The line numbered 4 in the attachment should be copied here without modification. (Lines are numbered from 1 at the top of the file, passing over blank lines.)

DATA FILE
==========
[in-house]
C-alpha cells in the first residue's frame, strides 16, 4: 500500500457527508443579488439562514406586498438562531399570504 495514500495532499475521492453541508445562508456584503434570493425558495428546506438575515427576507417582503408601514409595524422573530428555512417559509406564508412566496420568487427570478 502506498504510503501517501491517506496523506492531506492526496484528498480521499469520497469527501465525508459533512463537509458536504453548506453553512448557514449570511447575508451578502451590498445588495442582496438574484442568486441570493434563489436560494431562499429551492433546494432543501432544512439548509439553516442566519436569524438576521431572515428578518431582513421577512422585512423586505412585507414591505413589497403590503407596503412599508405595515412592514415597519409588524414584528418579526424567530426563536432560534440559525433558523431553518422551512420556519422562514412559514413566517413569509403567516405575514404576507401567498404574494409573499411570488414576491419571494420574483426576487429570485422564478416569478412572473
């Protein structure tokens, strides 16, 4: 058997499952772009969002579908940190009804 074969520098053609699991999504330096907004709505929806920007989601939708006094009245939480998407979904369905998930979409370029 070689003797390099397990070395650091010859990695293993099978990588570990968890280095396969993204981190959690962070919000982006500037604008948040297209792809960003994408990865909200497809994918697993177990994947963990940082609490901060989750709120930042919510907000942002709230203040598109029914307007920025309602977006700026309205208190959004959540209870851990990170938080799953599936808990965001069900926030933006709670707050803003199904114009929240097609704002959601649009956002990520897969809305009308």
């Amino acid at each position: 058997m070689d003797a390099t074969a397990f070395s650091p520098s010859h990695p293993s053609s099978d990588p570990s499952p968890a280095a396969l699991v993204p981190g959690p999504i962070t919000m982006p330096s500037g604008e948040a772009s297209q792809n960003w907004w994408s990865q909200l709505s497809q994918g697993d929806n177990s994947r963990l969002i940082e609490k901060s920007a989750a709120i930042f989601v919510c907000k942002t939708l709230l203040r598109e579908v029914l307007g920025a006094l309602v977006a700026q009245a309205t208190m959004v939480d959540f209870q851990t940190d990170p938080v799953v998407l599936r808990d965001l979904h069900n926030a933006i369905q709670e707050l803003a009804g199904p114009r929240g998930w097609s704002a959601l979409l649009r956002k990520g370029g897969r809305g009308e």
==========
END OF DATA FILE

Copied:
């Amino acid at each position: 058997m070689d003797a390099t074969a397990f070395s650091p520098s010859h990695p293993s053609s099978d990588p570990s499952p968890a280095a396969l699991v993204p981190g959690p999504i962070t919000m982006p330096s500037g604008e948040a772009s297209q792809n960003w907004w994408s990865q909200l709505s497809q994918g697993d929806n177990s994947r963990l969002i940082e609490k901060s920007a989750a709120i930042f989601v919510c907000k942002t939708l709230l203040r598109e579908v029914l307007g920025a006094l309602v977006a700026q009245a309205t208190m959004v939480d959540f209870q851990t940190d990170p938080v799953v998407l599936r808990d965001l979904h069900n926030a933006i369905q709670e707050l803003a009804g199904p114009r929240g998930w097609s704002a959601l979409l649009r956002k990520g370029g897969r809305g009308e």